We are all too familiar with selfies.
So much so that last year, Oxford Dictionaries named ‘Selfie’ 2013 word of the year.
Here’s the official definition of Selfie by Oxford:
(n.) a photograph that one has taken of oneself, typically with a smartphone or webcam and uploaded to a social media website.
Research suggested its frequency in the English language had increased by 17,000% in the last year, Oxford University added.
Other than Oxford, earlier in March this year, Apple also devoted a new section of its App Store exclusively to selfie photo apps. The new “Sharing Selfies” section caters to the broad needs of people who feel the urge to take photos of themselves and share them with others.
Instagram and Twitter Followers as Social Currency
Other than catering to people who need to take photos of themselves, selfies have a new role too in the connected society these days: serving as autographs.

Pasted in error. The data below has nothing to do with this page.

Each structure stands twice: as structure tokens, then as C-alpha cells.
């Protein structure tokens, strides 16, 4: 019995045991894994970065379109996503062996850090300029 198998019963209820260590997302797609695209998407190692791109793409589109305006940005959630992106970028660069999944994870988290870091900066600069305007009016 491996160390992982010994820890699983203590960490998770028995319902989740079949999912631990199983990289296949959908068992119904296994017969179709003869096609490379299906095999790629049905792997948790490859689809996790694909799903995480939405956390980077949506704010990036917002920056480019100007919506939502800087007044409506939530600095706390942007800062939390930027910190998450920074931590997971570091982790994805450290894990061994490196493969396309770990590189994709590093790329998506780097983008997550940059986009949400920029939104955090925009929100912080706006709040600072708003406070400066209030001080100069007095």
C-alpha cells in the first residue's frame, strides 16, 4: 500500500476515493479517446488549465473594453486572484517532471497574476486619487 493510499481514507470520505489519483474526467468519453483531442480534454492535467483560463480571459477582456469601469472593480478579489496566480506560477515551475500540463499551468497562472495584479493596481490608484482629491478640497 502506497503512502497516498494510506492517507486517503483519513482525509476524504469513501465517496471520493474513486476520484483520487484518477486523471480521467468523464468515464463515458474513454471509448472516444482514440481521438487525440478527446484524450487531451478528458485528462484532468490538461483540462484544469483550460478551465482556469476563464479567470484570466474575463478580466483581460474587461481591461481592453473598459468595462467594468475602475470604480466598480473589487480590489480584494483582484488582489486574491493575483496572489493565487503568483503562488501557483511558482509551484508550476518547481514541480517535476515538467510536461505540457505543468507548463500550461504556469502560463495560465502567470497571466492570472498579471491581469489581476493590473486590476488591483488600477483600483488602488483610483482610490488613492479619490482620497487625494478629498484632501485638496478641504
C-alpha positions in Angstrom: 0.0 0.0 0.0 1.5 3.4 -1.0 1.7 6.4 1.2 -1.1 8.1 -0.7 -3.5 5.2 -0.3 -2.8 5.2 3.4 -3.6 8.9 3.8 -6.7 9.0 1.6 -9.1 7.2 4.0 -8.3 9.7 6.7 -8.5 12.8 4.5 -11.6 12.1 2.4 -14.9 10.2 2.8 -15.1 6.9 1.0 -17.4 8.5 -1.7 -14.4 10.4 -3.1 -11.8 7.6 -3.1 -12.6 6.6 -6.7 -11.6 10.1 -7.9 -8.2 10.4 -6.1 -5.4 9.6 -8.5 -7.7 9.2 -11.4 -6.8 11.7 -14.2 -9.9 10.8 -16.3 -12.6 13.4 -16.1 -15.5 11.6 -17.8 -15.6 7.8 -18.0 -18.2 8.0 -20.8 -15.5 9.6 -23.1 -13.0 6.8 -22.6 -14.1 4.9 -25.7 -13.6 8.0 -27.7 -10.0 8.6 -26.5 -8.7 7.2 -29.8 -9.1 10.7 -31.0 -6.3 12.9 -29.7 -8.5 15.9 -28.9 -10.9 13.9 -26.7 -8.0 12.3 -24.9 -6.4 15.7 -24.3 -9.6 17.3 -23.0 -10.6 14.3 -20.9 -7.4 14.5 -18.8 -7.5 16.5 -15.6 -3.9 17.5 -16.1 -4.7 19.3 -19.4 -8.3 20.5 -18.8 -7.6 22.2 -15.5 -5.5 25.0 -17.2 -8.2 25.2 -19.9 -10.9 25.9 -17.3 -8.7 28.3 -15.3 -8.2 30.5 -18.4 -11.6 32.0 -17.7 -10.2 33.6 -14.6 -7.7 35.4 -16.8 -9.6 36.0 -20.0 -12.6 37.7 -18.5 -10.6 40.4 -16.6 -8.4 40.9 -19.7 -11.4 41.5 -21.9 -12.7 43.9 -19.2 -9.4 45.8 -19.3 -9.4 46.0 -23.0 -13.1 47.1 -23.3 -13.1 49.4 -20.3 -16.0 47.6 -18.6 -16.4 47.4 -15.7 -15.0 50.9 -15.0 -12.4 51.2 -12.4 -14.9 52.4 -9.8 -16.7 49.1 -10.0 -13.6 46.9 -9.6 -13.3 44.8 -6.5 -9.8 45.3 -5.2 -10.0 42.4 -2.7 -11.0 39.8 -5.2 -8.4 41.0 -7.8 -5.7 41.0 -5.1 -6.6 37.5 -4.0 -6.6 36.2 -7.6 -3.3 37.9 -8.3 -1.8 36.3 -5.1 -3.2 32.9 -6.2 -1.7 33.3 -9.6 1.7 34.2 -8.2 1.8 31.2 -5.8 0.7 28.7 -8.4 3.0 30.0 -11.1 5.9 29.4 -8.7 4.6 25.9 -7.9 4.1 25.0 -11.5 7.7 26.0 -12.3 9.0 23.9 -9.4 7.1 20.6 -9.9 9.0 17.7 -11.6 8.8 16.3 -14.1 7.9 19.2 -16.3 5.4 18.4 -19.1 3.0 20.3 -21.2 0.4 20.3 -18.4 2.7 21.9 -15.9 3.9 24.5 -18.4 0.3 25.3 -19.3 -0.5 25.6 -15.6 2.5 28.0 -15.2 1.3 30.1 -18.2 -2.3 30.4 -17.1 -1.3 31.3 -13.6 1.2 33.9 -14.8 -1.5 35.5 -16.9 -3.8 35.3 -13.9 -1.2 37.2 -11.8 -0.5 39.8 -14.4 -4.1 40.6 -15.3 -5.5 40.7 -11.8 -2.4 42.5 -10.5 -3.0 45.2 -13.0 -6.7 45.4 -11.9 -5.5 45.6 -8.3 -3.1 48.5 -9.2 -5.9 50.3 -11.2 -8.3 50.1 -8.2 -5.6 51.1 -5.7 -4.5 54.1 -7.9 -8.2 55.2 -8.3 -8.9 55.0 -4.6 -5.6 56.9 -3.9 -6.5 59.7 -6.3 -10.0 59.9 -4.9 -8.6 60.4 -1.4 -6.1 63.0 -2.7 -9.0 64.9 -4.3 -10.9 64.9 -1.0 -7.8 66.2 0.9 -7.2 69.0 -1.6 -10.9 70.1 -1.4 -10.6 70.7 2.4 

According to The Wall Street Journal’s newest columnist, Taylor Swift (yes, that Taylor Swift), autographs are so over.
“I haven’t been asked for an autograph since the invention of the iPhone with a front-facing camera. The only memento “kids these days” want is a selfie. It’s part of the new currency, which seems to be “how many followers you have on Instagram”,” wrote Taylor.
This new social “currency” seems to be the norm now, and Taylor pointed out that she was told by an actress friend of hers that casting directors now choose actresses who have more social followers.
“I see this becoming a trend in the music industry. For me, this dates back to 2005 when I walked into my first record-label meetings, explaining to them that I had been communicating directly with my fans on this new site called Myspace. In the future, artists will get record deals because they have fans—not the other way around.”
So for all your generation Y, if you are looking to build up your social “currency”, Twitter and Instagram would be good places to start.